Everything Investors Need to Know About NVIDIA's New Self-Driving Car Tech

By Markets Fool.com

NVIDIA's new DRIVE PX 2 module is powered by two next-gen Tegra processors. Image source: NVIDIA.

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Long before this year's Consumer Electronics Show in Las Vegas, we already knew NVIDIA Corporation was striving to ensure its technology would play a central role in advancing self-driving cars.

When NVIDIA unveiled its 192-core Tegra K1 chip at CES two years ago, for example, investors marveled as Audi showcased a self-driving car that relied on the supercomputer-esque power of the tiny new processor contained in a small module in the trunk.

Then at last year's show, NVIDIA launched the first iteration of NVIDIA DRIVE PX, an autopilot platform powered by two of its even more powerful Tegra X1 processors, and a slew of advanced algorithms created by NVIDIA's computer vision engineering team. The Tegra X1 for is part, packed over one full teraflops of computing power, making it technically faster than ASCI Red, the world's first teraflops system and the fastest supercomputer up until the year 2000.

Deep learning on the road
But the graphics chip specialist has outdone itself this year.

Earlier this week, NVIDIA kicked off CES 2016 by launching NVIDIA DRIVE PX 2, describing its as "the world's first in-car artificial intelligence supercomputer."

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More specifically, NVIDIA DRIVE PX 2 is powered by a combination of two next-generation Tegra processors and two next-gen discrete GPUs based on NVIDIA's Pascal GPU architecture. All that processing might is able to collectively deliver up to 24 trillion "deep learning operations" per second -- that is, in NVIDIA's words, "specialized instructions that accelerate the math used in deep learning network inference."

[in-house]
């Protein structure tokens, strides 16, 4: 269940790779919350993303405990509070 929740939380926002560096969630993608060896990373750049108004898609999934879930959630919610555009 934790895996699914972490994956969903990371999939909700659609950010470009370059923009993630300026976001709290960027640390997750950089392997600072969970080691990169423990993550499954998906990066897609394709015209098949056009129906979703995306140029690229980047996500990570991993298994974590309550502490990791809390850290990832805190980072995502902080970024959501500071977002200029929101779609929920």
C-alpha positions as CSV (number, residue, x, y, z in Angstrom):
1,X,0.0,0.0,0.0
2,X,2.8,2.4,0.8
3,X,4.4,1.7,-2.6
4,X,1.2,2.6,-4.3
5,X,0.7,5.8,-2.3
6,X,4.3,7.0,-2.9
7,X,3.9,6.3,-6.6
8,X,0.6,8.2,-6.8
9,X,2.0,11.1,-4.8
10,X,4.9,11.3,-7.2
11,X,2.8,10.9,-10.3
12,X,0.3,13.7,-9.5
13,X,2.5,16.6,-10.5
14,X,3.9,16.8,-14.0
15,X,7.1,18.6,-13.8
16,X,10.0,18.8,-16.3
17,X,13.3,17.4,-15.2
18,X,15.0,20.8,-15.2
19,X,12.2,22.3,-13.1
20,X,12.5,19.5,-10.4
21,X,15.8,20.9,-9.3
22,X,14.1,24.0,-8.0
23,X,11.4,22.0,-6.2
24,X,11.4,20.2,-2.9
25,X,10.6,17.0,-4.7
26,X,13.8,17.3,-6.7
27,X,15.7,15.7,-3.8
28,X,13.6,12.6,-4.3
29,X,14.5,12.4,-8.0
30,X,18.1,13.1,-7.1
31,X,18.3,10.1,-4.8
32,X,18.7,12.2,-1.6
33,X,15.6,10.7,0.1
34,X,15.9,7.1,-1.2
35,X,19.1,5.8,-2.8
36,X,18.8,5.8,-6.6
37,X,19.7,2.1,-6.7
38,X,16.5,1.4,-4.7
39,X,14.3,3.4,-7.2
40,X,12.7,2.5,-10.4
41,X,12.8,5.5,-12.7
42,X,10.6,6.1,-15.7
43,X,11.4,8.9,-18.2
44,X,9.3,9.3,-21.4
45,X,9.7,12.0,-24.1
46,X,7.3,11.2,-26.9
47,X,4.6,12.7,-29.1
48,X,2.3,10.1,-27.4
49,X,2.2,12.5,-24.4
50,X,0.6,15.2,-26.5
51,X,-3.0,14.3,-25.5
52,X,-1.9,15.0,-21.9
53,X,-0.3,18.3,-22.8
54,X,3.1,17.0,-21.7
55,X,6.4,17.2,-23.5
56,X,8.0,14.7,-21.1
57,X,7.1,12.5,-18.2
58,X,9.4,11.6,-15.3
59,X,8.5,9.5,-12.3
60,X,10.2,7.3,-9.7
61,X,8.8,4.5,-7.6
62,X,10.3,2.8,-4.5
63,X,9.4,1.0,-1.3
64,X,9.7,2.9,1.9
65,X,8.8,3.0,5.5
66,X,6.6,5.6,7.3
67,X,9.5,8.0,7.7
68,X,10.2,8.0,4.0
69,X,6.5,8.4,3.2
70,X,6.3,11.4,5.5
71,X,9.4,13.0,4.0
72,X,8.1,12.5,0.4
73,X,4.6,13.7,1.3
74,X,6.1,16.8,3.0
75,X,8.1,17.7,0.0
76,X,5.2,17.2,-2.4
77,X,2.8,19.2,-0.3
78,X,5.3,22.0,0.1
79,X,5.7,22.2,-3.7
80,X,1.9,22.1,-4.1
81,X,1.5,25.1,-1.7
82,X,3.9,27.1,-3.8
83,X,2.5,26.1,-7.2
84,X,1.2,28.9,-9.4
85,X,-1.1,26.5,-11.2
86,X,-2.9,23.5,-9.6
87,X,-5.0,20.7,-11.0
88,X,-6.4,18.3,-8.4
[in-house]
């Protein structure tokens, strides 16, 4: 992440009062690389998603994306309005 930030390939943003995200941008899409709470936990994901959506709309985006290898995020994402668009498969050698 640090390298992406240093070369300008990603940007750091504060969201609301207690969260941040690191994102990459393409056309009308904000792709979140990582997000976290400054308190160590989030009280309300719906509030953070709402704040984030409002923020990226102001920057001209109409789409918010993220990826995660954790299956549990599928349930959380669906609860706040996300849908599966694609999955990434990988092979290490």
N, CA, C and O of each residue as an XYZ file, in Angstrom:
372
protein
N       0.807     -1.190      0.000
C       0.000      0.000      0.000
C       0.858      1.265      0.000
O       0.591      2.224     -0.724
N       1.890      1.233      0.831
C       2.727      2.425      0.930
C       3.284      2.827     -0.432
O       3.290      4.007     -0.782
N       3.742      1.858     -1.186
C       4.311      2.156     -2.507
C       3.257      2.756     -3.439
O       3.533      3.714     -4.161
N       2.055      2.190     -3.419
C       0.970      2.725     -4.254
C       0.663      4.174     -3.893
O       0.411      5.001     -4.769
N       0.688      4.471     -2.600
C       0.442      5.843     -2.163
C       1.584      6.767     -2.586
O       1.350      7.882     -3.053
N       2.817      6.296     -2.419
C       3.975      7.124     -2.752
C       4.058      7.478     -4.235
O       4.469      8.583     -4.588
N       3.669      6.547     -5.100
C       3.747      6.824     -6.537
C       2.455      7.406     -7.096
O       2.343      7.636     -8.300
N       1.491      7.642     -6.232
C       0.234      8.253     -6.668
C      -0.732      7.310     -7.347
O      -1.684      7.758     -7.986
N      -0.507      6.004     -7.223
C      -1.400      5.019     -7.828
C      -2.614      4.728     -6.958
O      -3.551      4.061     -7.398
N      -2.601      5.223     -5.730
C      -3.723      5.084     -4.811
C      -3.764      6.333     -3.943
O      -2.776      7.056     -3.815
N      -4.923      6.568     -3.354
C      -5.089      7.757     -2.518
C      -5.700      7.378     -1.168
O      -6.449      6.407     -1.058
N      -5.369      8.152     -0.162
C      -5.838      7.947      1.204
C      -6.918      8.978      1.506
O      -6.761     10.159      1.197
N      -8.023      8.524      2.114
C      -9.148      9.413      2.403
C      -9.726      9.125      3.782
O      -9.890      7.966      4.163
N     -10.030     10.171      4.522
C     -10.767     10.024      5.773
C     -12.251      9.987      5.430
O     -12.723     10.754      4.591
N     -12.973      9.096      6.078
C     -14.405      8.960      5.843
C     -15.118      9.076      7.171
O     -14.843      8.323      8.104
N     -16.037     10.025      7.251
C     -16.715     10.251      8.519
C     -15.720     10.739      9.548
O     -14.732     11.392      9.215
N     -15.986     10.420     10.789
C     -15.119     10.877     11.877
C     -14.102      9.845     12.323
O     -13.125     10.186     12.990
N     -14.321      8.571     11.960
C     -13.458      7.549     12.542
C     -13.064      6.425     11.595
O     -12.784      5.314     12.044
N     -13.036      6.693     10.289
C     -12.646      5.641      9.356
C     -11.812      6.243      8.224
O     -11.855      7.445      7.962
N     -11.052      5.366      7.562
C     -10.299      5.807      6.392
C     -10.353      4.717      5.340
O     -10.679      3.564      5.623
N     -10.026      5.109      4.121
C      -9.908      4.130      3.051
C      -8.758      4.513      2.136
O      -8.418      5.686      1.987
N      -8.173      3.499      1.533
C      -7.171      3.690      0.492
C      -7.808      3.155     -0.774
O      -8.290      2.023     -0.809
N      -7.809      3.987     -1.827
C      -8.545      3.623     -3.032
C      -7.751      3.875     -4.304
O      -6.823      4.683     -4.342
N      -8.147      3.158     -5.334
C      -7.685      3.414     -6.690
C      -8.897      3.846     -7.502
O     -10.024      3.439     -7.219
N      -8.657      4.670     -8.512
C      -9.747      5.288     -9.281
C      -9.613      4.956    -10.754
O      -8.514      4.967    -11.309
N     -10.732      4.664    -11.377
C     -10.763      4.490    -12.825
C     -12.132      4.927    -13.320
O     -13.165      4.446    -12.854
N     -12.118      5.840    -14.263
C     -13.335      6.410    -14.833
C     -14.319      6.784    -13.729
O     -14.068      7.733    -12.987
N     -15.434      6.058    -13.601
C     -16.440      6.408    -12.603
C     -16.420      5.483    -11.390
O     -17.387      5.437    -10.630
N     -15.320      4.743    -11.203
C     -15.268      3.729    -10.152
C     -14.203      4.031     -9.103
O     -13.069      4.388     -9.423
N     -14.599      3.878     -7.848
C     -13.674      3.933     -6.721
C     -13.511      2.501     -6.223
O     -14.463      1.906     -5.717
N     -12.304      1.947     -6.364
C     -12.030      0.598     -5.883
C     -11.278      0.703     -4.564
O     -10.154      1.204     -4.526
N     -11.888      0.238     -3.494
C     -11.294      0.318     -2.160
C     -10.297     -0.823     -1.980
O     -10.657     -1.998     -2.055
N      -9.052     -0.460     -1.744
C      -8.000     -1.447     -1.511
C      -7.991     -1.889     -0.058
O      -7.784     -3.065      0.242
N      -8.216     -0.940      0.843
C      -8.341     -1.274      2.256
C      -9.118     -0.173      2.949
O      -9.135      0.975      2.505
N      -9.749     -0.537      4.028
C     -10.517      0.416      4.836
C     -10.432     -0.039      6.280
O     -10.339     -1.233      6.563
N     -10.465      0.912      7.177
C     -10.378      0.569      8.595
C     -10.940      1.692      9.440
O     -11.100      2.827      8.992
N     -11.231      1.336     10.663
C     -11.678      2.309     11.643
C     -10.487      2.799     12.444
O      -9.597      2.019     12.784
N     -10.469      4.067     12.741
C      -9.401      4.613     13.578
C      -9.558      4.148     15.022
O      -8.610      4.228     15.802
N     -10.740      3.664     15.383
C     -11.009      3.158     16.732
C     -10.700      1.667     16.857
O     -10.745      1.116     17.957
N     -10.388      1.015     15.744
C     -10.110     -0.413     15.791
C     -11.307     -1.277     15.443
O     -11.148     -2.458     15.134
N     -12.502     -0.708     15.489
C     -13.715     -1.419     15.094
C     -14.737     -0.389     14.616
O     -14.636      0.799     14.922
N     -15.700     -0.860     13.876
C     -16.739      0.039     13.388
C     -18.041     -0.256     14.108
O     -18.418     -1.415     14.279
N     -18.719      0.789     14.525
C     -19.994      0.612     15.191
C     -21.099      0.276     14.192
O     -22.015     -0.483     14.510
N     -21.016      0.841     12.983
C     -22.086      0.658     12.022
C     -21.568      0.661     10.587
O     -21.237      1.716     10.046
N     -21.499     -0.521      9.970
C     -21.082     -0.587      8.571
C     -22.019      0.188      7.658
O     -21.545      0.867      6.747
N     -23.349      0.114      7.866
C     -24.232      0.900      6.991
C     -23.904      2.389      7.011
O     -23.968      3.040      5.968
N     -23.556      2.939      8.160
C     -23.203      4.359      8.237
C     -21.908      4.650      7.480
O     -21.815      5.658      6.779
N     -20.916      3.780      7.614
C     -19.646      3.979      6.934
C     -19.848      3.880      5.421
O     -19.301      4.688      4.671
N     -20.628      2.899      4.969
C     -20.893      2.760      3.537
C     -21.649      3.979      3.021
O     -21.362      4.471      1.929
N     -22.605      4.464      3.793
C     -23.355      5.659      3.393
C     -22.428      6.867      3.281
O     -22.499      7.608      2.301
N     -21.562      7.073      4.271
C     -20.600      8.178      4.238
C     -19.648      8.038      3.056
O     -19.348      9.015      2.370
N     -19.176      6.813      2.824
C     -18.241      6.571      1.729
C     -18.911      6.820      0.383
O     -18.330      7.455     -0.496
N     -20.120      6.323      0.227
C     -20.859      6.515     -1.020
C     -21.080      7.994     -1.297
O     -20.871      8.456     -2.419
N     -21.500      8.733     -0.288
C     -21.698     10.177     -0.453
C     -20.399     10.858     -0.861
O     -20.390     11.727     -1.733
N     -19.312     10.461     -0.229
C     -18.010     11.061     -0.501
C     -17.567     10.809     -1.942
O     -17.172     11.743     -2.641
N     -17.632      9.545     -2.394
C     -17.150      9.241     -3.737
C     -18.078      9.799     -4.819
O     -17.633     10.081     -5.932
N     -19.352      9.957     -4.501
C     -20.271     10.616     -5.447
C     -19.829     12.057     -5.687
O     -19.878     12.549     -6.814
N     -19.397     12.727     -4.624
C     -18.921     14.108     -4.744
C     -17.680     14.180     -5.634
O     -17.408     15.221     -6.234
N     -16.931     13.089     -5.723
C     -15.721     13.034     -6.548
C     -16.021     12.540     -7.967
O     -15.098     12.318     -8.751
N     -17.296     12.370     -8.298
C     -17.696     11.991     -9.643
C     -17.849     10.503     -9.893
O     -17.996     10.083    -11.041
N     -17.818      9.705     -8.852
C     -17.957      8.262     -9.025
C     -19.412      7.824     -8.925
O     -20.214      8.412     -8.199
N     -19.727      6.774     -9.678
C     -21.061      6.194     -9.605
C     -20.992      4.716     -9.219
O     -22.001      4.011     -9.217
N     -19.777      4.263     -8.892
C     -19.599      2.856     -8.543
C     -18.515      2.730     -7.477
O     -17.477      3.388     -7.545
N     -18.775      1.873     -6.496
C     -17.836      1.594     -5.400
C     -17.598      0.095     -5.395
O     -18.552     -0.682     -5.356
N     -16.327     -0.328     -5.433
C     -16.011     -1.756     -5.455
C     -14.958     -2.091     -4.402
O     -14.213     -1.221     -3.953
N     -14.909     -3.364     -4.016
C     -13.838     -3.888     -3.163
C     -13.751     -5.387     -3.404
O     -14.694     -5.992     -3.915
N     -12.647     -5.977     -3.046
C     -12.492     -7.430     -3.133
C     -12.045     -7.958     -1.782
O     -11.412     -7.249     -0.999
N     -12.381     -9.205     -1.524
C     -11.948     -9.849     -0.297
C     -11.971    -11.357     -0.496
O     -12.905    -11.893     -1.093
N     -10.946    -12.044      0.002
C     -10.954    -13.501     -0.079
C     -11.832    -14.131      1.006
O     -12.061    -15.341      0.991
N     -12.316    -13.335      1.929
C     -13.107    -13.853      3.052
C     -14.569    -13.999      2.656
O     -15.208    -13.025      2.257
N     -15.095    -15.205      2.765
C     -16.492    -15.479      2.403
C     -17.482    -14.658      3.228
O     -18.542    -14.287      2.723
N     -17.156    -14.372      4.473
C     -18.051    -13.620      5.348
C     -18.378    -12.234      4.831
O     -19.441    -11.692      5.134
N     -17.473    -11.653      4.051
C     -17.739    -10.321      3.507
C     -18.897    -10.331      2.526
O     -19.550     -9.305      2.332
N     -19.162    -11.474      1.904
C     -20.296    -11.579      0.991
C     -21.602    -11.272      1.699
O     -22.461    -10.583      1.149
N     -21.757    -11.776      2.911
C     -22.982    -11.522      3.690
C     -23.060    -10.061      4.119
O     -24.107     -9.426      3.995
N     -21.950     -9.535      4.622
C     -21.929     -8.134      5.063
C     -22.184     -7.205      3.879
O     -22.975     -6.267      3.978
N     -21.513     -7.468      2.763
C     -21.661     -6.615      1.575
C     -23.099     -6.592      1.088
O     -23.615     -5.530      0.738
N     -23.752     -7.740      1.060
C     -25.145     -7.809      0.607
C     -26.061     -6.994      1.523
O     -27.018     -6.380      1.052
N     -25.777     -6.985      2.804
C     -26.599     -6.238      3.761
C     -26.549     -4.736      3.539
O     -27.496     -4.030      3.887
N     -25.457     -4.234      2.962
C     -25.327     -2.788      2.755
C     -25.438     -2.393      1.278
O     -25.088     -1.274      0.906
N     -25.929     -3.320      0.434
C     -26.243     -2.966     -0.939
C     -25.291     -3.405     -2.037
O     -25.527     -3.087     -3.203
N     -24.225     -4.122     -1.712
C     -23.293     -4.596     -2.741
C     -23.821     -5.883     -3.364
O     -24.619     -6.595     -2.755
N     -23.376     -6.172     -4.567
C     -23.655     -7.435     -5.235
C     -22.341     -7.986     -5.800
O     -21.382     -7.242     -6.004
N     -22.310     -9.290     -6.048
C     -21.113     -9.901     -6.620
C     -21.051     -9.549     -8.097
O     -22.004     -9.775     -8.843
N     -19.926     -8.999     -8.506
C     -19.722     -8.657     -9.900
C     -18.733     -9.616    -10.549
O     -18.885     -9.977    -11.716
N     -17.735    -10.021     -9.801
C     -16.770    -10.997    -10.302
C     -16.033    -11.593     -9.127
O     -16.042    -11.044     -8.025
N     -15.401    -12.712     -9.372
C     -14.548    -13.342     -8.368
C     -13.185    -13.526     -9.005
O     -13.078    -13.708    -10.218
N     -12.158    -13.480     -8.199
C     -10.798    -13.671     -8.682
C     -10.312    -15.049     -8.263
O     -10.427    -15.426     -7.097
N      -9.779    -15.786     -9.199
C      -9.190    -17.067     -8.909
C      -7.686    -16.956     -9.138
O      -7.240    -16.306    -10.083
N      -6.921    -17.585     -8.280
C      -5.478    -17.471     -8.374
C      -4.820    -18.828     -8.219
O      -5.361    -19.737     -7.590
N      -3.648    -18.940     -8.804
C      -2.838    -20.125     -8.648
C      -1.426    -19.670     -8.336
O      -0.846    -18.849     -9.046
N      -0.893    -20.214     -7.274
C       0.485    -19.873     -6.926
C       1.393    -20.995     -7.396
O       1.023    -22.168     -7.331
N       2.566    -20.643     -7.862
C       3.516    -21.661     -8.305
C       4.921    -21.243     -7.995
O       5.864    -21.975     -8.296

By that measure, NVIDIA DRIVE PX 2 packs more than 10 times the computational power of the original DRIVE PX released one year ago. And these specialized operations allow the vehicle to more effectively identify and handle abnormal driving tasks like road debris, erratic drivers, and construction zones.

Meanwhile, DRIVE PX 2's GPU architecture delivers up to 8 trillion general purpose floating point operations per second -- or four times the GPU power of last year's DRIVE PX -- allowing NVIDIA's automotive partners to more effectively implement the more predictable driving algorithms, including localization, path planning, and fusion of data collected from a multitude of sensors. On the latter, for example, DRIVE PX 2 can process inputs from as many as 12 video cameras, as well as LiDAR, radar, and ultrasonic sensors, providing 360-degree situational awareness around the car.

If you build it...
Of course, even the most superior technology is nothing without partners willing to implement it. Luckily, NVIDIA has already seen over 50 automakers adopt its AI platform for antonymous driving development since launching DRIVE PX last year.

Volvo's XC90 self-driving SUV's will enjoy 360 degree situational awareness thanks to NVIDIA DRIVE PX 2. Image source: Volvo.